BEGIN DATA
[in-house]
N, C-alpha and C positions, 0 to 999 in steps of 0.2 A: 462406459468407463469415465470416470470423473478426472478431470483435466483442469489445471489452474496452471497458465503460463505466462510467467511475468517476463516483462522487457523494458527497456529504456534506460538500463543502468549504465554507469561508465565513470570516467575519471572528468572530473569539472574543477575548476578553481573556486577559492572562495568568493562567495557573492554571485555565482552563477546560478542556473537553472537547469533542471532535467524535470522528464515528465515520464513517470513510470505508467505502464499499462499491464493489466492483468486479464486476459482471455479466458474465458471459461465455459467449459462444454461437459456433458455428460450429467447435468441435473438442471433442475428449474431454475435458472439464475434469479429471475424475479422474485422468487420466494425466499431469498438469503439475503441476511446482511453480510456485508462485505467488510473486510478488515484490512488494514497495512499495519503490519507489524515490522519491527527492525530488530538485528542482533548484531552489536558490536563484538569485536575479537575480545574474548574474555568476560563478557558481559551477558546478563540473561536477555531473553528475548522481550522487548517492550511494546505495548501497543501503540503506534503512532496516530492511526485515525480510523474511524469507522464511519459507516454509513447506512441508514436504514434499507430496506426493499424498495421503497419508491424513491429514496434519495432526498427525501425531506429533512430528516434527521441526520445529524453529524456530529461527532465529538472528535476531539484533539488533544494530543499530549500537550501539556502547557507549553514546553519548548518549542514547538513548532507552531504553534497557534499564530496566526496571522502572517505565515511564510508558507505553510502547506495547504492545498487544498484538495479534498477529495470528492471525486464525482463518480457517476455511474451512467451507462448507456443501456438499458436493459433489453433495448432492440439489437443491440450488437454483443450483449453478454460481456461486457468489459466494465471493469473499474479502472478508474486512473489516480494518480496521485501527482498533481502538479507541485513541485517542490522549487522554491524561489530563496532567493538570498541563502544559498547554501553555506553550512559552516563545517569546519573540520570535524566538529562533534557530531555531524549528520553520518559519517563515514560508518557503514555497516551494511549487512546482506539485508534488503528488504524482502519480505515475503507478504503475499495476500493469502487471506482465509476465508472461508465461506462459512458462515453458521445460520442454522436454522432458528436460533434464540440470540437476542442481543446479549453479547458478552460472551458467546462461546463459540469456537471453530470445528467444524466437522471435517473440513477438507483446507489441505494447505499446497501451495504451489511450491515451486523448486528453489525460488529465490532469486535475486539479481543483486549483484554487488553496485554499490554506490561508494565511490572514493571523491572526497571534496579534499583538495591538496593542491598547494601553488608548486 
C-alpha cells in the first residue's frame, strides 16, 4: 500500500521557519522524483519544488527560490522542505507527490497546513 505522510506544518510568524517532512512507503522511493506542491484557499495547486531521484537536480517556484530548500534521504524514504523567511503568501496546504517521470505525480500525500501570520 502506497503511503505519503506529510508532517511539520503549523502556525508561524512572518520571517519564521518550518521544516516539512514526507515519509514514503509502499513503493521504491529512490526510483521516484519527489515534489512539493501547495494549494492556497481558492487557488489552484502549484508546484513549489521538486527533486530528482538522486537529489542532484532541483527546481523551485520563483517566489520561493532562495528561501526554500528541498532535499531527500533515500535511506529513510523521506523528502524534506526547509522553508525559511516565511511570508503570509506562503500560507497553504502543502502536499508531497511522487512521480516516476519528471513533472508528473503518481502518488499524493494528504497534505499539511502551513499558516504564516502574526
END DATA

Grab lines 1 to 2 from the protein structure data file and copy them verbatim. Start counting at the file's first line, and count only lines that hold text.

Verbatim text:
[in-house]
N, C-alpha and C positions, 0 to 999 in steps of 0.2 A: 462406459468407463469415465470416470470423473478426472478431470483435466483442469489445471489452474496452471497458465503460463505466462510467467511475468517476463516483462522487457523494458527497456529504456534506460538500463543502468549504465554507469561508465565513470570516467575519471572528468572530473569539472574543477575548476578553481573556486577559492572562495568568493562567495557573492554571485555565482552563477546560478542556473537553472537547469533542471532535467524535470522528464515528465515520464513517470513510470505508467505502464499499462499491464493489466492483468486479464486476459482471455479466458474465458471459461465455459467449459462444454461437459456433458455428460450429467447435468441435473438442471433442475428449474431454475435458472439464475434469479429471475424475479422474485422468487420466494425466499431469498438469503439475503441476511446482511453480510456485508462485505467488510473486510478488515484490512488494514497495512499495519503490519507489524515490522519491527527492525530488530538485528542482533548484531552489536558490536563484538569485536575479537575480545574474548574474555568476560563478557558481559551477558546478563540473561536477555531473553528475548522481550522487548517492550511494546505495548501497543501503540503506534503512532496516530492511526485515525480510523474511524469507522464511519459507516454509513447506512441508514436504514434499507430496506426493499424498495421503497419508491424513491429514496434519495432526498427525501425531506429533512430528516434527521441526520445529524453529524456530529461527532465529538472528535476531539484533539488533544494530543499530549500537550501539556502547557507549553514546553519548548518549542514547538513548532507552531504553534497557534499564530496566526496571522502572517505565515511564510508558507505553510502547506495547504492545498487544498484538495479534498477529495470528492471525486464525482463518480457517476455511474451512467451507462448507456443501456438499458436493459433489453433495448432492440439489437443491440450488437454483443450483449453478454460481456461486457468489459466494465471493469473499474479502472478508474486512473489516480494518480496521485501527482498533481502538479507541485513541485517542490522549487522554491524561489530563496532567493538570498541563502544559498547554501553555506553550512559552516563545517569546519573540520570535524566538529562533534557530531555531524549528520553520518559519517563515514560508518557503514555497516551494511549487512546482506539485508534488503528488504524482502519480505515475503507478504503475499495476500493469502487471506482465509476465508472461508465461506462459512458462515453458521445460520442454522436454522432458528436460533434464540440470540437476542442481543446479549453479547458478552460472551458467546462461546463459540469456537471453530470445528467444524466437522471435517473440513477438507483446507489441505494447505499446497501451495504451489511450491515451486523448486528453489525460488529465490532469486535475486539479481543483486549483484554487488553496485554499490554506490561508494565511490572514493571523491572526497571534496579534499583538495591538496593542491598547494601553488608548486 